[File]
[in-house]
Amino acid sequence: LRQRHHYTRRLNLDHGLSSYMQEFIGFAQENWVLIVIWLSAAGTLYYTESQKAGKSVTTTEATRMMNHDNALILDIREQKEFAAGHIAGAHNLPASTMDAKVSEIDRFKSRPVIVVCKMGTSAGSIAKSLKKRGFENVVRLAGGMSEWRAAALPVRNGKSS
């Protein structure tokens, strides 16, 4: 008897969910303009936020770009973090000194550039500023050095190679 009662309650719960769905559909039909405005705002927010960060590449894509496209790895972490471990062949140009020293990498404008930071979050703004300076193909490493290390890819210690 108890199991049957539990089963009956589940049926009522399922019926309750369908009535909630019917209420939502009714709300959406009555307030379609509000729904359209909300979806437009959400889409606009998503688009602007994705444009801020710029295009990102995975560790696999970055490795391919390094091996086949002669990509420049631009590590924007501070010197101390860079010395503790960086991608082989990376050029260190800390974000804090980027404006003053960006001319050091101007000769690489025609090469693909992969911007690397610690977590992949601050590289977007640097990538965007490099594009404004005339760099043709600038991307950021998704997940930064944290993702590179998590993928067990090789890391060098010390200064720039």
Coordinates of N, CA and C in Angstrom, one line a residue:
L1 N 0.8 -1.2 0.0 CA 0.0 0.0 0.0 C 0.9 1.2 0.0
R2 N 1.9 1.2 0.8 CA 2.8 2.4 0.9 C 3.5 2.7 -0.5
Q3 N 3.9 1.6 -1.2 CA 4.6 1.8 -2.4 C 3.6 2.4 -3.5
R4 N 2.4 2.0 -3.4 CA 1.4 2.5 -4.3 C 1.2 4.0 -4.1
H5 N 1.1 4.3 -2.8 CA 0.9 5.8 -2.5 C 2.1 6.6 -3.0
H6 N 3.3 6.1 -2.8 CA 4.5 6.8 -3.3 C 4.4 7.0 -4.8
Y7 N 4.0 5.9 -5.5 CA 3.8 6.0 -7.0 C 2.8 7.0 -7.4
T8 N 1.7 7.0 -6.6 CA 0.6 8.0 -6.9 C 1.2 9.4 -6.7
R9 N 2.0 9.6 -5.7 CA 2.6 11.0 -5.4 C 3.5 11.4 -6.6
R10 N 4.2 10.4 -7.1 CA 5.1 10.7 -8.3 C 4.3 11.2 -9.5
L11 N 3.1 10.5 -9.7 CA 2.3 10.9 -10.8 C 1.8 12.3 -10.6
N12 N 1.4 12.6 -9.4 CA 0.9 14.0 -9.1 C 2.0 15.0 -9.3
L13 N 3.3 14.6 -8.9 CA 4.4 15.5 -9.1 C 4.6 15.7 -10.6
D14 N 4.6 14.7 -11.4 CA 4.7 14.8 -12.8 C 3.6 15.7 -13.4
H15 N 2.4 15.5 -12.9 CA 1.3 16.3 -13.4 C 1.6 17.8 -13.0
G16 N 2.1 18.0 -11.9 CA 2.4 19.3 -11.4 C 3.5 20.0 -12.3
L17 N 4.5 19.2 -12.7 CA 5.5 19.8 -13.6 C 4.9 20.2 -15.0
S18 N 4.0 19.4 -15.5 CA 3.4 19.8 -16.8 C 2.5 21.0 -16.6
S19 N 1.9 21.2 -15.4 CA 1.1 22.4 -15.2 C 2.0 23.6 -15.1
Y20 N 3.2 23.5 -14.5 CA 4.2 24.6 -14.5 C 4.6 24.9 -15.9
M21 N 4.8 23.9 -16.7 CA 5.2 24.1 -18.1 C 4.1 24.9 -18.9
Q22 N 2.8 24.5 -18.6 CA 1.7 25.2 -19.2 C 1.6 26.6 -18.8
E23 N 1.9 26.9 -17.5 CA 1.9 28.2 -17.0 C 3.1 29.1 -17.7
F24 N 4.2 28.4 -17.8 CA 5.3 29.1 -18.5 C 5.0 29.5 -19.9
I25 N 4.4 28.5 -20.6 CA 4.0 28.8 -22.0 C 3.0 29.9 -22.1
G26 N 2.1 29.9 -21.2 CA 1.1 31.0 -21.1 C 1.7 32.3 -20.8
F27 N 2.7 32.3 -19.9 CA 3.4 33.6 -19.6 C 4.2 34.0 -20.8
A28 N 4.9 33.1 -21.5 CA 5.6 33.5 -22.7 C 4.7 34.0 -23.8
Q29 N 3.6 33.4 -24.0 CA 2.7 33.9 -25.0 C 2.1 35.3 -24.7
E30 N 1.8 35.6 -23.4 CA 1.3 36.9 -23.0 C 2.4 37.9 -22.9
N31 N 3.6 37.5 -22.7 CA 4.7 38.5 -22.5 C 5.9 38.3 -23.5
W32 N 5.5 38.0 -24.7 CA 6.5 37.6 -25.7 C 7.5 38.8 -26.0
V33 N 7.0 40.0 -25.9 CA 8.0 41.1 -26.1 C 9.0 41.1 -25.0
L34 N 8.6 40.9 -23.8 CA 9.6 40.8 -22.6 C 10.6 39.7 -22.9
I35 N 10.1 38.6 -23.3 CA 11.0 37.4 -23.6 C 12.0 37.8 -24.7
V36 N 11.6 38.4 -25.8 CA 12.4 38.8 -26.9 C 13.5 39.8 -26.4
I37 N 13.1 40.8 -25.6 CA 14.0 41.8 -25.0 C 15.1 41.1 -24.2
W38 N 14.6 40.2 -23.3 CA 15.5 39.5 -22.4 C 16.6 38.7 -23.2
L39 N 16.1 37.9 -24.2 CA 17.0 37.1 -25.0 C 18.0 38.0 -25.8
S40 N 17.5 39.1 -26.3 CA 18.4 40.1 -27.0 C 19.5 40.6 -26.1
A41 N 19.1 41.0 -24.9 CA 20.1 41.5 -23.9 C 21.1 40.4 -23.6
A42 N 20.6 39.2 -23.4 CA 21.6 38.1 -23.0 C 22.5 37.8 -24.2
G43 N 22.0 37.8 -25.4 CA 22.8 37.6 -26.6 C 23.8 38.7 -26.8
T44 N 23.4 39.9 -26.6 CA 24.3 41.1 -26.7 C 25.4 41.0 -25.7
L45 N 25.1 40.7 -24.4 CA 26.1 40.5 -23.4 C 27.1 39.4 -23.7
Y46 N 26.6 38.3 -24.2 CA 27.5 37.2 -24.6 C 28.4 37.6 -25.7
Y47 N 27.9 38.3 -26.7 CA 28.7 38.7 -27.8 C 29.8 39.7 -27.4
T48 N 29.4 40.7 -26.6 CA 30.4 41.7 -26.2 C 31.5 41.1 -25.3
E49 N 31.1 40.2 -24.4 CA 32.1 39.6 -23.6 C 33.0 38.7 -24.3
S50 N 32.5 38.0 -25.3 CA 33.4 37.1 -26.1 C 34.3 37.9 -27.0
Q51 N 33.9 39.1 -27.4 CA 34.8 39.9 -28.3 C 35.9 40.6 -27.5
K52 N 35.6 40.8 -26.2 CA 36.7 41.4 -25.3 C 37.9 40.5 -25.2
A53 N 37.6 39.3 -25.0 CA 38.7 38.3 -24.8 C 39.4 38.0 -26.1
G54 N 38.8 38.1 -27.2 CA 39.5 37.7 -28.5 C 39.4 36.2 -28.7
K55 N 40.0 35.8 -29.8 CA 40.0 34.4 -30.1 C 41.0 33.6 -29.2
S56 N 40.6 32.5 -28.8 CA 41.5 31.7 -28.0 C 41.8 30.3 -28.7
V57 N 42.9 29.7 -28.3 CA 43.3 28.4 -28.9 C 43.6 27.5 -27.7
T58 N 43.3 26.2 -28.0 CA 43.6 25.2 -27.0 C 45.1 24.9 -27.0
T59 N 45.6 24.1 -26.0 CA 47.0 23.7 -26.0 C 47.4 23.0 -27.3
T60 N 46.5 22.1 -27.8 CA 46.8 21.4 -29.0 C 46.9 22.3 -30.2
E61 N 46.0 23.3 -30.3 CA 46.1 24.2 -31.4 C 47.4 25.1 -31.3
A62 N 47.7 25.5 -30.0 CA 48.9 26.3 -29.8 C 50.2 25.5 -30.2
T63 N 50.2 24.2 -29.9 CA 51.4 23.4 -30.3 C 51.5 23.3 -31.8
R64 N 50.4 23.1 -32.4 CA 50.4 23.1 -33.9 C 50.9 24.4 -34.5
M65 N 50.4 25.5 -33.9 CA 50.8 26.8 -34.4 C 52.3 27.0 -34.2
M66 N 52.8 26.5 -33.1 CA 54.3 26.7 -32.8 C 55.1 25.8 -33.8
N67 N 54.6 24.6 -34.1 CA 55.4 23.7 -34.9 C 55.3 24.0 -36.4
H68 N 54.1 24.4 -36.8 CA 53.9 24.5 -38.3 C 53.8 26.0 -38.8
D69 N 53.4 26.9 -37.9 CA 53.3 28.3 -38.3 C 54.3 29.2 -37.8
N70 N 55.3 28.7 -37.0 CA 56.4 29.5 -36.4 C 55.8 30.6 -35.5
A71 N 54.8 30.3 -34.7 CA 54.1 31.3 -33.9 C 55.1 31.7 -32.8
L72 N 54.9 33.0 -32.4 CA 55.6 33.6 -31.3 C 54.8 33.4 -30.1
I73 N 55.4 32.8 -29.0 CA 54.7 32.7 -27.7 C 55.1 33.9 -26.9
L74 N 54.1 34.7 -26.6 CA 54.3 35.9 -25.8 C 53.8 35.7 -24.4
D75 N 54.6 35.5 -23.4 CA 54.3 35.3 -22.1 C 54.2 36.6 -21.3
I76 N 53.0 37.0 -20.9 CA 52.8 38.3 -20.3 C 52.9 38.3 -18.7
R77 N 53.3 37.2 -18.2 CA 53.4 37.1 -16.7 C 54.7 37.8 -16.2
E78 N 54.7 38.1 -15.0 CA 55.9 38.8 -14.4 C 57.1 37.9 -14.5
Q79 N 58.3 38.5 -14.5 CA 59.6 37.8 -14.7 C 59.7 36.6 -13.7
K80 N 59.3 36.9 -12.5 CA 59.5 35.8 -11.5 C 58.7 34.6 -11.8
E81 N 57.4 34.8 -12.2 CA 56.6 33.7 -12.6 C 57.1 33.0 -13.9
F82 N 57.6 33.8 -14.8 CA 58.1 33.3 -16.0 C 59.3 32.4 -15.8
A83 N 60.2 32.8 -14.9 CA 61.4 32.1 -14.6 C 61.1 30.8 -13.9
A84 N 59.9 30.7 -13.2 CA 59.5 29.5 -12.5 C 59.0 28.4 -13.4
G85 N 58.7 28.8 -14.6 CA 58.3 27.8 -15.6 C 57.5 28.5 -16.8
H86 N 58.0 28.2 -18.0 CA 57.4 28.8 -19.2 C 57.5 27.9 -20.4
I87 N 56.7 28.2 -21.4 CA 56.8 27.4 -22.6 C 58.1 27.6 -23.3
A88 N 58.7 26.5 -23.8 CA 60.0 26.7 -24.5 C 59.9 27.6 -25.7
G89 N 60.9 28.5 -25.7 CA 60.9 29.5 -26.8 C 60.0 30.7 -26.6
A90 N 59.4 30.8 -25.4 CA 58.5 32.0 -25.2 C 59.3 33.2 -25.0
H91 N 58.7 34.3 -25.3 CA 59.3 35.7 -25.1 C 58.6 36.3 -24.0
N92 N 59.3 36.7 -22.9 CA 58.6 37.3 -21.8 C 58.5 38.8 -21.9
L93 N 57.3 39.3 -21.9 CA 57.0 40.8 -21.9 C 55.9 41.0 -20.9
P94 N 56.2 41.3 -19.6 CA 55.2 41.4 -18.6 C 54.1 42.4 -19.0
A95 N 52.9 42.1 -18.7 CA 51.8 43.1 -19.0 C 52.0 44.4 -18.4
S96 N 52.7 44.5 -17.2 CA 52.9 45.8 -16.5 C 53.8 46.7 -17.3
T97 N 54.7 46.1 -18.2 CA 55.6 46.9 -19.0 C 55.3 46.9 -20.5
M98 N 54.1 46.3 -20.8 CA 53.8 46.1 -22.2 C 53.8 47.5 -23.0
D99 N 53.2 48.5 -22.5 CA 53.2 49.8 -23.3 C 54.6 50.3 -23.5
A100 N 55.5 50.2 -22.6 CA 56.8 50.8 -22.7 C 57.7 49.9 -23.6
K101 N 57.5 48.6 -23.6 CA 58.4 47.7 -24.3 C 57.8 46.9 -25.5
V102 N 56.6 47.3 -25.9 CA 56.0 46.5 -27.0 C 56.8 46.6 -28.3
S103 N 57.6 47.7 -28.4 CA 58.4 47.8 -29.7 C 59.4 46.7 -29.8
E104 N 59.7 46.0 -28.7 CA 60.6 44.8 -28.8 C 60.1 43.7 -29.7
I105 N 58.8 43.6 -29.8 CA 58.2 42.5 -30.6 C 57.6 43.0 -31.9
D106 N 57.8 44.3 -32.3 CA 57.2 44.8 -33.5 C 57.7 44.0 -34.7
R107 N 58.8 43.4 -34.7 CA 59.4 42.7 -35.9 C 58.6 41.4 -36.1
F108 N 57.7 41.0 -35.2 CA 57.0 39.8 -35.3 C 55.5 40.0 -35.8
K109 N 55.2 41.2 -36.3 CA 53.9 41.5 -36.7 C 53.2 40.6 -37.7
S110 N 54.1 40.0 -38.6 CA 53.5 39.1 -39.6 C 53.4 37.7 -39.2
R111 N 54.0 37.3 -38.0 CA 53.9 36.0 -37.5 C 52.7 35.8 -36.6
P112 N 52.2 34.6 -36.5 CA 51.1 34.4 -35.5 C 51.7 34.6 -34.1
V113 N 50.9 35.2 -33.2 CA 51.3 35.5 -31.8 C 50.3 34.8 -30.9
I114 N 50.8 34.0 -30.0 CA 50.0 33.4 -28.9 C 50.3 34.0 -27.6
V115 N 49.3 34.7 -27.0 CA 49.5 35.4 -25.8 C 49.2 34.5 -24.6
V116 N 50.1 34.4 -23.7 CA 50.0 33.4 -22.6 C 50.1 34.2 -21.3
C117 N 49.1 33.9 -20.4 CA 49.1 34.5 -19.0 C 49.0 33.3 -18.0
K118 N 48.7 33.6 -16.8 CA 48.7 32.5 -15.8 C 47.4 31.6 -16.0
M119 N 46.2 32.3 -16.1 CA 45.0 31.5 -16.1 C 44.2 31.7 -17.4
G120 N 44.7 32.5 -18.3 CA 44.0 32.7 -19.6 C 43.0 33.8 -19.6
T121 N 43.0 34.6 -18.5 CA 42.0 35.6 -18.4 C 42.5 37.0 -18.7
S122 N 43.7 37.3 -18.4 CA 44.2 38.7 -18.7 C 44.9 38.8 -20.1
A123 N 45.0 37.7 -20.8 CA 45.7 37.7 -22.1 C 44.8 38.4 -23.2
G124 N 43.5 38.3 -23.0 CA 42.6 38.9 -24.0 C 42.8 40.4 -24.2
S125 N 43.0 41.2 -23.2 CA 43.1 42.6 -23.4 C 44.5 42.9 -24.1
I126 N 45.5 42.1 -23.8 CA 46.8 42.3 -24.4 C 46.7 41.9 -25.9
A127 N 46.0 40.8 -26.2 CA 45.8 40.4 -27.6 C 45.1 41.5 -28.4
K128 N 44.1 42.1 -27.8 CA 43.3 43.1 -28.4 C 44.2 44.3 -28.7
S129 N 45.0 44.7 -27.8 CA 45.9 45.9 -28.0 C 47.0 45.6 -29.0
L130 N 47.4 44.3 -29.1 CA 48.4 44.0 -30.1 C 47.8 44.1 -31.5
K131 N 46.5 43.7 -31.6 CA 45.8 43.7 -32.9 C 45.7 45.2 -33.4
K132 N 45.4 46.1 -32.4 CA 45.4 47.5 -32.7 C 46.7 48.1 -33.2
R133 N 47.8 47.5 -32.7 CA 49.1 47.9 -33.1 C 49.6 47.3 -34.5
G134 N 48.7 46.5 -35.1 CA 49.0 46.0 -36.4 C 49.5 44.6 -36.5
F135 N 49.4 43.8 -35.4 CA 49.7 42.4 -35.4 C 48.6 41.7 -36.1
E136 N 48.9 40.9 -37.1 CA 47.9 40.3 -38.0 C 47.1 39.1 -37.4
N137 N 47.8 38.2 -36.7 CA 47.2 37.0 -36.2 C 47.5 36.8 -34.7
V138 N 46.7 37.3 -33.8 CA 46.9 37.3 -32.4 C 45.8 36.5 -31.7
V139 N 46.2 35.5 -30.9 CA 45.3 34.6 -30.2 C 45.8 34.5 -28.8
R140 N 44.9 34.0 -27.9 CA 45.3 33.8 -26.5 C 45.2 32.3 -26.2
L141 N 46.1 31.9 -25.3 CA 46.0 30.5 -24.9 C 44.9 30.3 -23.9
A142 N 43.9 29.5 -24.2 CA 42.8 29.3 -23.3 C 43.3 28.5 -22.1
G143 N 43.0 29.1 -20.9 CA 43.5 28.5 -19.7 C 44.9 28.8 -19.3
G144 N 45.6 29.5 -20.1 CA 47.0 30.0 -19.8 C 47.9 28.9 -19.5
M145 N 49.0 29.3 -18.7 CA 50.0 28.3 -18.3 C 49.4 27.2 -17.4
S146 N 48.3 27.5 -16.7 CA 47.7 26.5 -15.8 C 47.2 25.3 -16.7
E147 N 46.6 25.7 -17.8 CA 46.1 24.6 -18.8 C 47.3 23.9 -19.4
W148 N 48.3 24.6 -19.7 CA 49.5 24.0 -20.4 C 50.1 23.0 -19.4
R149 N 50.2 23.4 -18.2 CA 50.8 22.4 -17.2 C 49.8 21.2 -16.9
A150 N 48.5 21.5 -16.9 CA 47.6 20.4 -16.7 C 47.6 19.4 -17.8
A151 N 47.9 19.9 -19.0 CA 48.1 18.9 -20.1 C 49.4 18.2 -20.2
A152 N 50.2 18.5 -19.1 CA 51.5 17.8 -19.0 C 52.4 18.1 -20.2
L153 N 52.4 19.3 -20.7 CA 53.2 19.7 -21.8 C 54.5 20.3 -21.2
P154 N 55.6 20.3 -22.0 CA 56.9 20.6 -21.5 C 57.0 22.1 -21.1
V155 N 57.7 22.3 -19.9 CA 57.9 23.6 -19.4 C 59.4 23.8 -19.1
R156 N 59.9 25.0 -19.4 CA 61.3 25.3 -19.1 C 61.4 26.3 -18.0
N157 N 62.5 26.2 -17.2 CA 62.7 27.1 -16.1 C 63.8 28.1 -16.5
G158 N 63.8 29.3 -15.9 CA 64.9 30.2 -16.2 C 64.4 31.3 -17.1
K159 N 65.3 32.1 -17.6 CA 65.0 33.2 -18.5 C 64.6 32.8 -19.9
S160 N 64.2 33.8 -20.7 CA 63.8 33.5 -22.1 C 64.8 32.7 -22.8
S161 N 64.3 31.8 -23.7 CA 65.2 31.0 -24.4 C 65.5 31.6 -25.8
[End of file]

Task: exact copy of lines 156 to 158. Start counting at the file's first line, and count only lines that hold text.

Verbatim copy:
A152 N 50.2 18.5 -19.1 CA 51.5 17.8 -19.0 C 52.4 18.1 -20.2
L153 N 52.4 19.3 -20.7 CA 53.2 19.7 -21.8 C 54.5 20.3 -21.2
P154 N 55.6 20.3 -22.0 CA 56.9 20.6 -21.5 C 57.0 22.1 -21.1